Jackson Brodie #4: Started Early, Took My Dog
Set in Leads in West Yorkshire, between 1975 and present day, Started Early, Took My Dog focuses on the fate of a missing child. In the era of the Yorkshire Ripper slayings, WDC Tracy Waterhouse and her partner discover a four-year-old locked inside an apartment with the body of his murdered mother. In the present day, Tracy, now retired from the police force and heading up security at a local mall, spots a well-known local sex worker abusing a small child, and makes the split-second decision to buy the little girl with an envelope of cash intended for her handyman. Meanwhile, Jackson Brodie has a new job helping to help recover kidnapped children abroad, but, always susceptible to pleas for help, has agreed to take on just one case as a private detective: helping adopted New Zealand woman track down her biological parents in Northern England. But wait! The solution is not nearly as simple as you think!
Women as Victims, Women as Heros
Missing, exploited, and murdered women (and society’s problematic attitude toward women in general), forms a central theme in each of the Jackson Brodie novels, and a threw-line in Jackson’s own character. The rape and murder of his elder sister when they were both teenagers is the defining moment of Jackson’s life. The protectiveness he feels toward the women he cares for, as well as toward the female victims of crimes, provide his primary motivation. As in Case Histories, Jackson remains a haunted strong-jawed straight-man, whose primary role is to illuminate the connections between the rich cast that surrounds him.
Although the text explicitly discussed women’s vulnerability, the implicit story is more complicated. Atkinson’s female characters are powerful, clever, complicated and strong. Jackson isn’t so much a rescuer as a benevolent well-wisher, willing to pitch in where he can. More often than not, the women in his world rescue themselves–from unsatisfying marriages, from dangerous criminals, from men who would do them harm. In the process, they frequently take advantage of Jackson, country song style, stealing, at various times, his money, his car, and his time. The side characters and their crazy criminal antics, together with Atkinson’s delicate balance of humor and tragedy make this series what it is.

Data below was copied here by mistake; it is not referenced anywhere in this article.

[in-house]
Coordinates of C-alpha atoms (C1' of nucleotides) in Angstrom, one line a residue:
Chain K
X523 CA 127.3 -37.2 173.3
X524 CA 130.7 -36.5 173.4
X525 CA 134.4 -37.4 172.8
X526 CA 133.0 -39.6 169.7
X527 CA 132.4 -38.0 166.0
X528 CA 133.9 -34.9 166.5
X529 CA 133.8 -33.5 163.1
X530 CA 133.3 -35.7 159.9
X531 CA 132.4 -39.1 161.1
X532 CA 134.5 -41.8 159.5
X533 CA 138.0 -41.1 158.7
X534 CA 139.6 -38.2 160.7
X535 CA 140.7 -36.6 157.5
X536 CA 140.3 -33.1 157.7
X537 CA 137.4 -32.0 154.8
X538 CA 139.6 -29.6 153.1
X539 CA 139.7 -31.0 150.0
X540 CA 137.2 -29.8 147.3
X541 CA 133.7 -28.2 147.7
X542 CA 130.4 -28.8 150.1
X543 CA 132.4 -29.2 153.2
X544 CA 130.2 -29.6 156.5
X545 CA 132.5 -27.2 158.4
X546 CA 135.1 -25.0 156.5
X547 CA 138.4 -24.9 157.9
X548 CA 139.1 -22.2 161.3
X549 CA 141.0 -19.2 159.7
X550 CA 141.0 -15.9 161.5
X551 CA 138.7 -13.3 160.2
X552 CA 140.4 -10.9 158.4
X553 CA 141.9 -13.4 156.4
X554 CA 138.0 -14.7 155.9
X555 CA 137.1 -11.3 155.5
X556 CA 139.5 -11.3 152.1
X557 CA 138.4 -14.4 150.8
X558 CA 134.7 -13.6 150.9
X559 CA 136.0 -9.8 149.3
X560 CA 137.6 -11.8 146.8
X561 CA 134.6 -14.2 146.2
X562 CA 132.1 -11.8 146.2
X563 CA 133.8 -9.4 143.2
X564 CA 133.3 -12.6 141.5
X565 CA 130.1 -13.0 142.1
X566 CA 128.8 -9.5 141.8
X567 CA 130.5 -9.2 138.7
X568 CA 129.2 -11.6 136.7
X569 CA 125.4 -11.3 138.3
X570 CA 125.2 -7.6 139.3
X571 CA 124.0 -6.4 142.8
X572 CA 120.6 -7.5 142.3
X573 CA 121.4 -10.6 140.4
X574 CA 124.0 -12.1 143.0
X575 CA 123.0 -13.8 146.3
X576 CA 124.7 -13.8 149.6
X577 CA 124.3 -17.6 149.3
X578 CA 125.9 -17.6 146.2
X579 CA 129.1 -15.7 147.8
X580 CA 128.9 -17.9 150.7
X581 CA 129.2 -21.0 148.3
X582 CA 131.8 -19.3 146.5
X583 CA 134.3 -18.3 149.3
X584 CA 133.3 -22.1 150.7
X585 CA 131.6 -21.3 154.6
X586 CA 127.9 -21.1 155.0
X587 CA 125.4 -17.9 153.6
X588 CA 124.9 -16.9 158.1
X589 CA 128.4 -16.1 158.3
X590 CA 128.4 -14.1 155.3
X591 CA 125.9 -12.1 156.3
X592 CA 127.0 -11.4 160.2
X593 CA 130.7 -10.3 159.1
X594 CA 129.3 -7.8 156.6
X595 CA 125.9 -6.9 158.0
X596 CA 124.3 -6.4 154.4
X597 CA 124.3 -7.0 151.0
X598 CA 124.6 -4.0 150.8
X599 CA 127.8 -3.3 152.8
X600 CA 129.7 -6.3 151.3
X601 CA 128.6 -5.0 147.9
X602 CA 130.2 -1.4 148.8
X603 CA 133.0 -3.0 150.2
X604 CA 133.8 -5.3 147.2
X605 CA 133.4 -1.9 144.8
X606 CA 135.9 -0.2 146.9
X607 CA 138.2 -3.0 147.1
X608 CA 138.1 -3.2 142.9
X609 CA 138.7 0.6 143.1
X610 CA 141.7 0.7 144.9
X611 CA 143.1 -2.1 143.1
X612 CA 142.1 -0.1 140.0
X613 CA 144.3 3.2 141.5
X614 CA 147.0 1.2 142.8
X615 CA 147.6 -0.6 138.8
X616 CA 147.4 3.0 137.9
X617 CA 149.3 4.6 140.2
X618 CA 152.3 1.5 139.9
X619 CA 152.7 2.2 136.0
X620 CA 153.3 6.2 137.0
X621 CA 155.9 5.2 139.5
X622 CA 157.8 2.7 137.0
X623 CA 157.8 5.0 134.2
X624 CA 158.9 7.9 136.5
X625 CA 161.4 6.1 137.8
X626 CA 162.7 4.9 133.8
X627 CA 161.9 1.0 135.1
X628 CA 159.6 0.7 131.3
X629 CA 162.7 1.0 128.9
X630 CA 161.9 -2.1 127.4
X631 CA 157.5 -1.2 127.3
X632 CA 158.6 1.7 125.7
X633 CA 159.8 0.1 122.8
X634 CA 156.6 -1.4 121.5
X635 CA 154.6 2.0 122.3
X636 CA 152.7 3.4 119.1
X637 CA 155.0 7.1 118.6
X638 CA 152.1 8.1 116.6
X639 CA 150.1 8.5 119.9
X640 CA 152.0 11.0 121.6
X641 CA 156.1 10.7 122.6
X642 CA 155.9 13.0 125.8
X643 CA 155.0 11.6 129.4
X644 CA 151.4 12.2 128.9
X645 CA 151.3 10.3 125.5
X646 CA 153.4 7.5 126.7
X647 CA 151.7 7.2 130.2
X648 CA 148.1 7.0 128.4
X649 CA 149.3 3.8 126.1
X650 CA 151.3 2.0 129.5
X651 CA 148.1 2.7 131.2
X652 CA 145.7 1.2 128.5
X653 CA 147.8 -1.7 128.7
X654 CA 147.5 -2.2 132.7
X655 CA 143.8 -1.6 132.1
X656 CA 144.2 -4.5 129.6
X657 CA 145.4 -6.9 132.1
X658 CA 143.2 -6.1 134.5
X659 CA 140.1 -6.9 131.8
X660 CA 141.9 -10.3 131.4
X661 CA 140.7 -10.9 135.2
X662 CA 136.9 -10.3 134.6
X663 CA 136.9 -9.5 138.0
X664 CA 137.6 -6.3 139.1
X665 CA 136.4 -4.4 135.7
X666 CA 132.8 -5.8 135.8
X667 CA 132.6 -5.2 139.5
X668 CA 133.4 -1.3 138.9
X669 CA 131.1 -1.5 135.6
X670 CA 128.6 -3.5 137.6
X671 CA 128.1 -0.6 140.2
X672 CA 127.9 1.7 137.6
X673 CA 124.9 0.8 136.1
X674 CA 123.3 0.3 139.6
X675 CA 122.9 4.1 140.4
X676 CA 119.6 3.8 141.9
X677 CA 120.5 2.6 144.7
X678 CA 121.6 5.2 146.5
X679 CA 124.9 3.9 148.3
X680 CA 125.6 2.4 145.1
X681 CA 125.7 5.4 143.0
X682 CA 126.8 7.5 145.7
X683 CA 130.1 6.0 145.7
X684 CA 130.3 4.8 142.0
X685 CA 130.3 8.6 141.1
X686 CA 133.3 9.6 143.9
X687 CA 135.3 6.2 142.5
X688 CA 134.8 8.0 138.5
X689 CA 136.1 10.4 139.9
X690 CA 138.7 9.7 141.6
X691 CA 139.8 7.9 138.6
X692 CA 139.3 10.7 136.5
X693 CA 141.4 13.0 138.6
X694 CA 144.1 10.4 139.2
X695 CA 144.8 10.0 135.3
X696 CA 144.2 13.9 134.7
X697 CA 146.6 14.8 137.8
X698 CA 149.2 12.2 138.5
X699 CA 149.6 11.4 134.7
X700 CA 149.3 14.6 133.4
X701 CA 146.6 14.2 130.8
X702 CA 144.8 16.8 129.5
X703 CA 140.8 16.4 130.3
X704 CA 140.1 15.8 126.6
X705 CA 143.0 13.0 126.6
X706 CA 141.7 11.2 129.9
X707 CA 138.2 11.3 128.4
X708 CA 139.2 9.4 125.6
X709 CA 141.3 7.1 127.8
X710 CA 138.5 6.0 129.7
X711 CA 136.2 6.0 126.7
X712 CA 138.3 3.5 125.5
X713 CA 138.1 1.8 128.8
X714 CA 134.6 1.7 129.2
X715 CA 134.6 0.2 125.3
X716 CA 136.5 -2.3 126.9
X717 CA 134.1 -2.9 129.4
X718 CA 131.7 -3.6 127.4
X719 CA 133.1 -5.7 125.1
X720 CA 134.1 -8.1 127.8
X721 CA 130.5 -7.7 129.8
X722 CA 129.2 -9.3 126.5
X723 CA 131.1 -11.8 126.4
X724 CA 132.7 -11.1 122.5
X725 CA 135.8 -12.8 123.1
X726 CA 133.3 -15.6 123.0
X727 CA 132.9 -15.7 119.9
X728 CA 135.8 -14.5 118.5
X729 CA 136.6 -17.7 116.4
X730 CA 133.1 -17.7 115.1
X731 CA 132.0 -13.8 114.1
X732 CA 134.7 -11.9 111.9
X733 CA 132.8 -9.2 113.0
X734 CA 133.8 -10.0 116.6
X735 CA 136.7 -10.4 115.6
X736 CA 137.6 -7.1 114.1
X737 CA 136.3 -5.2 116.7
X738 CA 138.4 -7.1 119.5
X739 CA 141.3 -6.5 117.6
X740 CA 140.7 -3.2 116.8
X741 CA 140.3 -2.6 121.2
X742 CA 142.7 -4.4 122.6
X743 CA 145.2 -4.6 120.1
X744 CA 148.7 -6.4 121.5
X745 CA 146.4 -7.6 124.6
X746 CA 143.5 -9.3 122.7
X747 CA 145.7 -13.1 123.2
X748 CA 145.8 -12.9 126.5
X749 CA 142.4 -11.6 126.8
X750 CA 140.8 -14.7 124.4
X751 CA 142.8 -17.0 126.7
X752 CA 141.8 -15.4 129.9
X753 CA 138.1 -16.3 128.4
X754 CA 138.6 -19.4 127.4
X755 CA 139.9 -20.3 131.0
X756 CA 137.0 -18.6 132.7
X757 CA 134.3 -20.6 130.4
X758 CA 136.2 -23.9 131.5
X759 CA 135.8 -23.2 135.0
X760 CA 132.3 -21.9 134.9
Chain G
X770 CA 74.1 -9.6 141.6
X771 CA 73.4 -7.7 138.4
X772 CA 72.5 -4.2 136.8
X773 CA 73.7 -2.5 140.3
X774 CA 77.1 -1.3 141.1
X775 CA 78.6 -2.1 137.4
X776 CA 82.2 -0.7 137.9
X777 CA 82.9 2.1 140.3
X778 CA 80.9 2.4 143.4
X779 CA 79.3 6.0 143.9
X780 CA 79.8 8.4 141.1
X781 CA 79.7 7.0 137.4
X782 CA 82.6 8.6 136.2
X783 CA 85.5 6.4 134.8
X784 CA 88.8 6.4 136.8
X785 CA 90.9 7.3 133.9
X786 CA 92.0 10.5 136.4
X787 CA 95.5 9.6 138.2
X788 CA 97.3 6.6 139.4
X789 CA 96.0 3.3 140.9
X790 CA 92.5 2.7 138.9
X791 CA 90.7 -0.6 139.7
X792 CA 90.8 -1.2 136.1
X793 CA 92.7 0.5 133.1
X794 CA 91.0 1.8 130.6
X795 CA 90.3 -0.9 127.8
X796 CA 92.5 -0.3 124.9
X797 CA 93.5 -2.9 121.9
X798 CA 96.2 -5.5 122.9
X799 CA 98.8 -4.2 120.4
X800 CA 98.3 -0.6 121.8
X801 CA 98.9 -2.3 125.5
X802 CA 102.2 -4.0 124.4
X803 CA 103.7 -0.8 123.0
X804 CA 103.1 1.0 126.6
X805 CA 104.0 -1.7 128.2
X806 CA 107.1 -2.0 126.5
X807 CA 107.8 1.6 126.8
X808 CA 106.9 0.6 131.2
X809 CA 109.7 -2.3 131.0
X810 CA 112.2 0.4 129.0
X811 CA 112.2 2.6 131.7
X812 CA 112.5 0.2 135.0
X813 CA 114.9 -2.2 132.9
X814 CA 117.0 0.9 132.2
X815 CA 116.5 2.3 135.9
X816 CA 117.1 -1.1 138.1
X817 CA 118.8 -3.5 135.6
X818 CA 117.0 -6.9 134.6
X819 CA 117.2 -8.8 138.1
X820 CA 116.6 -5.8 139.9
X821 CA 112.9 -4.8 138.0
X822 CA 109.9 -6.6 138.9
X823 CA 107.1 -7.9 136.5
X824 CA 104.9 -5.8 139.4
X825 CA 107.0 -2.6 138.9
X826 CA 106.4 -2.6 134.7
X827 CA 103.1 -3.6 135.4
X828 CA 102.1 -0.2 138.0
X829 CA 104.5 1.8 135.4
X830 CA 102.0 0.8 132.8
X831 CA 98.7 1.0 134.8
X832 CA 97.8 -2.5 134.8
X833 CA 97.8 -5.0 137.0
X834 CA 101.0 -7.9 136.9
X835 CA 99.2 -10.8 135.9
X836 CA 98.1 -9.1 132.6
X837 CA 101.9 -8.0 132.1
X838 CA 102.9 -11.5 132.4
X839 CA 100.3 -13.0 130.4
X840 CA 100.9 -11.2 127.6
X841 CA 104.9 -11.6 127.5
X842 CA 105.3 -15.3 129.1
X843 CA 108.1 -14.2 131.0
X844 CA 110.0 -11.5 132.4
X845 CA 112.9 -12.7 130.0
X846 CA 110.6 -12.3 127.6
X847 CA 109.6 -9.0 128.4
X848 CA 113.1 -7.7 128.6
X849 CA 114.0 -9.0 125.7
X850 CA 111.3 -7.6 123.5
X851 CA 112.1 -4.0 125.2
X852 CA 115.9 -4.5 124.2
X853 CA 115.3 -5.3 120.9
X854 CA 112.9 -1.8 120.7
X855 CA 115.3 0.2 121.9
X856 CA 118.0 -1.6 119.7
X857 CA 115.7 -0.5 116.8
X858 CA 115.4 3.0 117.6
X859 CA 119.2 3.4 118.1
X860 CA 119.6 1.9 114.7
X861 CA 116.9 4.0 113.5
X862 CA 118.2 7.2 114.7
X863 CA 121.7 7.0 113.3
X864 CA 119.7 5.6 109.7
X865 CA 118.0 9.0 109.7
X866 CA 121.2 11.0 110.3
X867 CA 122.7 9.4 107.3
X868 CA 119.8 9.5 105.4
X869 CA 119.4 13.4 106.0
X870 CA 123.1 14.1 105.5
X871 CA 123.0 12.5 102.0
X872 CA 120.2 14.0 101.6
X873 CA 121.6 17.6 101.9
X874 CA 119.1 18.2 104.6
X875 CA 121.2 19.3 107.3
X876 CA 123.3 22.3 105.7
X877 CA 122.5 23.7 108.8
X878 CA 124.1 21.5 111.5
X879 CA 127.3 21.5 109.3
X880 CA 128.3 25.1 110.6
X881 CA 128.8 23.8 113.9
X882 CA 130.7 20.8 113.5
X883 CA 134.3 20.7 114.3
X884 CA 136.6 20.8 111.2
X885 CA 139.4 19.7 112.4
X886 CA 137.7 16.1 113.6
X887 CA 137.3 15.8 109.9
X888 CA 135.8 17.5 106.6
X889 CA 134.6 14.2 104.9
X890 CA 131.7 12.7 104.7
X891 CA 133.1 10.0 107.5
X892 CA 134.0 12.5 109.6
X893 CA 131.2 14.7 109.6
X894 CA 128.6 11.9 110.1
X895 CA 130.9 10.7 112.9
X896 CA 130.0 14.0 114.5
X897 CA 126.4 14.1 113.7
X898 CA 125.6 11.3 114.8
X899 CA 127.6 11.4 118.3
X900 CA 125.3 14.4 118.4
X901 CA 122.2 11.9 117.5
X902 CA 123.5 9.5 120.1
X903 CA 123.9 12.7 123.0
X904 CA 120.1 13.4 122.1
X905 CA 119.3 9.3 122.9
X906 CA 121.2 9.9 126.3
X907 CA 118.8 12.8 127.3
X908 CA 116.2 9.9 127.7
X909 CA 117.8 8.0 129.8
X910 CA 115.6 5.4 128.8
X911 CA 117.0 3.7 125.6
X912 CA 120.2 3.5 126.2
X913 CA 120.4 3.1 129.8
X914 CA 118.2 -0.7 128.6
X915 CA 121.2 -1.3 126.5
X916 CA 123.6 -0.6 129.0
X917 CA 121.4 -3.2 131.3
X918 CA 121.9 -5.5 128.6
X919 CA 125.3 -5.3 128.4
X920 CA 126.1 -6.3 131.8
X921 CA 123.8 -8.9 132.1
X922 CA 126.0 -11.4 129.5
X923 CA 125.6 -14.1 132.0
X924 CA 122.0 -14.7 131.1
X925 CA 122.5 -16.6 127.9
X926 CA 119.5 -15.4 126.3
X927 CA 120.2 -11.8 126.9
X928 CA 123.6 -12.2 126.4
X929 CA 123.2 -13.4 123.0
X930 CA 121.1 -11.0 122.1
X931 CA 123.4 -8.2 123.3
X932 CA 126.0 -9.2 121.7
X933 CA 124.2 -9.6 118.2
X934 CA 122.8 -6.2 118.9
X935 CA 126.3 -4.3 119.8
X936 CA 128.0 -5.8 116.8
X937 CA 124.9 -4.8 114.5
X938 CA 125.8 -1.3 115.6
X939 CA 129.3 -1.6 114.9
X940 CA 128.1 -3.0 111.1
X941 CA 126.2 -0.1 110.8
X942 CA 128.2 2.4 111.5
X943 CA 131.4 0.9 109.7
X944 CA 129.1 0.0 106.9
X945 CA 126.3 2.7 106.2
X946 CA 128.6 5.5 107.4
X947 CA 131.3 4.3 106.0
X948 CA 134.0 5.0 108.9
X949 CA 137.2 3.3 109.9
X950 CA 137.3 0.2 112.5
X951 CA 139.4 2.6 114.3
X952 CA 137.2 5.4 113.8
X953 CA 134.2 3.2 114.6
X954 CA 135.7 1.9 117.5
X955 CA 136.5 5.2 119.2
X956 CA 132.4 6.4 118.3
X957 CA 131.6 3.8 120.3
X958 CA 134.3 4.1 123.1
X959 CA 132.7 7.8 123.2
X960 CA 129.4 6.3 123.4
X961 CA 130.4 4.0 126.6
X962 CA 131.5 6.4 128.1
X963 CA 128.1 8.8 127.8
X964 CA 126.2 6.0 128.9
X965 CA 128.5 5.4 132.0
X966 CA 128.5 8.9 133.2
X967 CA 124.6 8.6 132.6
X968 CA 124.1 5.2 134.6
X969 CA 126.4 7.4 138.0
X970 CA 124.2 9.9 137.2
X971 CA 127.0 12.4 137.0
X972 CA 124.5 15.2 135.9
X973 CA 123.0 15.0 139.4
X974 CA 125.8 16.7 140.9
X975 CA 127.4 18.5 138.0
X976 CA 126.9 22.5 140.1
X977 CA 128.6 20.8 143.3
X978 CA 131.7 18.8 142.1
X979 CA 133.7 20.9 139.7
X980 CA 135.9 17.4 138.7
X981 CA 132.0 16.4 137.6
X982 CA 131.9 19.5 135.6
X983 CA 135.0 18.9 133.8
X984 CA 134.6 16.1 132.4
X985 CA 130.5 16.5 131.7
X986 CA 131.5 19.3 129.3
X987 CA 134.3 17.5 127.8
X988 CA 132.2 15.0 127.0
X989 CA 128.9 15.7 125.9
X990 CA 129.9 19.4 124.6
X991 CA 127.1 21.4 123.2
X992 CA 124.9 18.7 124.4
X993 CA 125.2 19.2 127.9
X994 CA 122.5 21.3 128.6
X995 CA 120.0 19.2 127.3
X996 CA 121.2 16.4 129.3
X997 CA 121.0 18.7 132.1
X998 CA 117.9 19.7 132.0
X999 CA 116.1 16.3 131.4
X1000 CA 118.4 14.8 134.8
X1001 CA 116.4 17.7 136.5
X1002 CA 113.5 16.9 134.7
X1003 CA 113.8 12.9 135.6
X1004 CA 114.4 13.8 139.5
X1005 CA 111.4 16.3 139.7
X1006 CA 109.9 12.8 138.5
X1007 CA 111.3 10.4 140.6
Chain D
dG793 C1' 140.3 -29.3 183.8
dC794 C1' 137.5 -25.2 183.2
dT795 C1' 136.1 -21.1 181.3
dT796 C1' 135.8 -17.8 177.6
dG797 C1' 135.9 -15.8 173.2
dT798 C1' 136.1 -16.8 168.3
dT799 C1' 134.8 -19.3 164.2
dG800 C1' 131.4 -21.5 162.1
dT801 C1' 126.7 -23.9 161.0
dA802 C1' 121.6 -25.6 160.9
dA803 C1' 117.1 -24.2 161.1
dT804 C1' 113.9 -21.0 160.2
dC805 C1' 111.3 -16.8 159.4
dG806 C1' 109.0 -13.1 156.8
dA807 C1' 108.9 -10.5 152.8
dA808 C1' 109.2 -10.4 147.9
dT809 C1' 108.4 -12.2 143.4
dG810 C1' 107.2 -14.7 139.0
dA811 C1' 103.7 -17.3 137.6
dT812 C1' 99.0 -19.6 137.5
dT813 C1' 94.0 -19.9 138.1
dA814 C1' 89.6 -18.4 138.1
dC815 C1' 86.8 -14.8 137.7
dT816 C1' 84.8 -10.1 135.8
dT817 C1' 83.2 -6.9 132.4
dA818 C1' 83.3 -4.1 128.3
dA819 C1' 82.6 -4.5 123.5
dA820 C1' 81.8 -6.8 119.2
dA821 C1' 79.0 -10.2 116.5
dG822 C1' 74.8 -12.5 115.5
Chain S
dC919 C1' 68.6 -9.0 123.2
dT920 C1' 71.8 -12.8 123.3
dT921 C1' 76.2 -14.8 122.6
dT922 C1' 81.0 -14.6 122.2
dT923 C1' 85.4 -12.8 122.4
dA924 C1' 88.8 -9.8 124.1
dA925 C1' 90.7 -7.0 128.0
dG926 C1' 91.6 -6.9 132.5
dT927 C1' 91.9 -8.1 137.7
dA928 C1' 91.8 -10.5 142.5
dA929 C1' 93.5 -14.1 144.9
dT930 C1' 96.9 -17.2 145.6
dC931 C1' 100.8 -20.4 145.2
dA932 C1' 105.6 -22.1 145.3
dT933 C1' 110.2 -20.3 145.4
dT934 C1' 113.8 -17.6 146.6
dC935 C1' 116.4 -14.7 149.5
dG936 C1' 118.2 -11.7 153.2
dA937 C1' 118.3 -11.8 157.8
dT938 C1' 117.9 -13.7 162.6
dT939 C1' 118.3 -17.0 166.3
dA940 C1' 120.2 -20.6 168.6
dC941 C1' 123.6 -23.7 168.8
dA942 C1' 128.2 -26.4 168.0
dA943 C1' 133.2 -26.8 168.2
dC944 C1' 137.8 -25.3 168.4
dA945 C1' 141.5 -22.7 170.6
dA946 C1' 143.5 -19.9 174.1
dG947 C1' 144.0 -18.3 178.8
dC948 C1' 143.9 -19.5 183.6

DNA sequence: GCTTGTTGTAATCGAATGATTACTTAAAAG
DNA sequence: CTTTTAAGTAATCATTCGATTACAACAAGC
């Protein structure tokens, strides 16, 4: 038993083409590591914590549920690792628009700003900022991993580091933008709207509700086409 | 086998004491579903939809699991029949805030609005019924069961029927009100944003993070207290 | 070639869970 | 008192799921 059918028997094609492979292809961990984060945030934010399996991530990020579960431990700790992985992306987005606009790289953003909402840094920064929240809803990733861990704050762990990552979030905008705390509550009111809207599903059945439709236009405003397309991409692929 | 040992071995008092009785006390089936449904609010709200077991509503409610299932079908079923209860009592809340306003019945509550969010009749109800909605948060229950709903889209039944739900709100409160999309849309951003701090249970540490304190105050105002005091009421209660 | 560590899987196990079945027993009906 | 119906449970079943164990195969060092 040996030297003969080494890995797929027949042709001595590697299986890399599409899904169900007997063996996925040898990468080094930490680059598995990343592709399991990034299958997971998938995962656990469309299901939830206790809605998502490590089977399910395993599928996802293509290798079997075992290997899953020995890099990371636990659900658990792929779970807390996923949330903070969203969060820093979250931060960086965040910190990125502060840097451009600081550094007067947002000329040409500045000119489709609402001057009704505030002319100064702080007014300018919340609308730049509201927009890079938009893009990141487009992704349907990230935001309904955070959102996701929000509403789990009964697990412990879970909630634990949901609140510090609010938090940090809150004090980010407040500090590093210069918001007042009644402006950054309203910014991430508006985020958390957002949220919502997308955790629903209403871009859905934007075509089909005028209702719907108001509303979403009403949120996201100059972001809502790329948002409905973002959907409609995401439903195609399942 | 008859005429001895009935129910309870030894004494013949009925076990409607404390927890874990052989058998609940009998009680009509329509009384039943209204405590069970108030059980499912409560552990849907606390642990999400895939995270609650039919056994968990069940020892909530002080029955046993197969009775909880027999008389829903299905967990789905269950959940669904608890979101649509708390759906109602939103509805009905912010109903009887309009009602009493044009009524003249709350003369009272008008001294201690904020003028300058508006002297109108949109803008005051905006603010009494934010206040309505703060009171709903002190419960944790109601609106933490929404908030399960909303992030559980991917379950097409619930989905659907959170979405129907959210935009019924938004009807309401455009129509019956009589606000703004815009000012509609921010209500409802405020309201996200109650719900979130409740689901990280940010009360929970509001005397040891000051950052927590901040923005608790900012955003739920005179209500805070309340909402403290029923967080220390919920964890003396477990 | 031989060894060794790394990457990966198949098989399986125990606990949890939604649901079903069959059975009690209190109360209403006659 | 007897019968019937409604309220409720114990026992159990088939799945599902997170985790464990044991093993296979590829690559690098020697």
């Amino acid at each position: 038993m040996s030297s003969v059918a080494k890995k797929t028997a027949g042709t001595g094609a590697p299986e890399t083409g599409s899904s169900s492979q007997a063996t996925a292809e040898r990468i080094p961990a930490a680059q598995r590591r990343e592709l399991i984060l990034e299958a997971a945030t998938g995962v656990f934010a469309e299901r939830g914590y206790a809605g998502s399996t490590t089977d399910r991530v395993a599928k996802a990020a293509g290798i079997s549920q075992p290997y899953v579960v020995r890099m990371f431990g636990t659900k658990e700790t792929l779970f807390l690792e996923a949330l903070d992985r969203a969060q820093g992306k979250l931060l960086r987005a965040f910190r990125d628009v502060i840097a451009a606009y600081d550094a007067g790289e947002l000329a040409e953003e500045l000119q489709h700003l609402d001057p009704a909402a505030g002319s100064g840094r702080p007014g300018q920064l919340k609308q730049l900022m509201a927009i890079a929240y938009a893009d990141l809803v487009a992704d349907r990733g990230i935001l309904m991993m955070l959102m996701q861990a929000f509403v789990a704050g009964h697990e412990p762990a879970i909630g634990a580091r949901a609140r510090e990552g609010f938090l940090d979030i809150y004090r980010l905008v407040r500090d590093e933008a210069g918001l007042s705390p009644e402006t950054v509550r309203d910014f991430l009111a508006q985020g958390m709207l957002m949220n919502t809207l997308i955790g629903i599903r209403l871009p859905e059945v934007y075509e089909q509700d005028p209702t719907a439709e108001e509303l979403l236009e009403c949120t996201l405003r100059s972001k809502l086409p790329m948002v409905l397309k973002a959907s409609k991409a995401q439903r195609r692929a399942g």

Reading Jackson Brodie in Edinburgh
I arrived in Edinburgh in the last week of July as the city geared up for the Fringe Festival in August. As One Good Turn unfolded against the background of the Royal Mile, the military tattoo show, and a terrible tourist hotel drenched in plaid tartan I was right there–and it was such a pleasure! I don’t know why familiarity is such a joy, but my eyes do light up every time I think, “Yes! I know the place! I know just where you mean.”
In When Will There Be Good News, Dr Hunter takes Reggie out for tea on her birthday at he Pizza Express in Stockbridge (p. 172). I passed that Pizza Express nearly every morning on my jog, and when I read that passage I got this wonderful little jolt. It’s so silly, but I suspect, rather universally human. A sense of connection with another, any connection at all, is part of our primal lizard brain.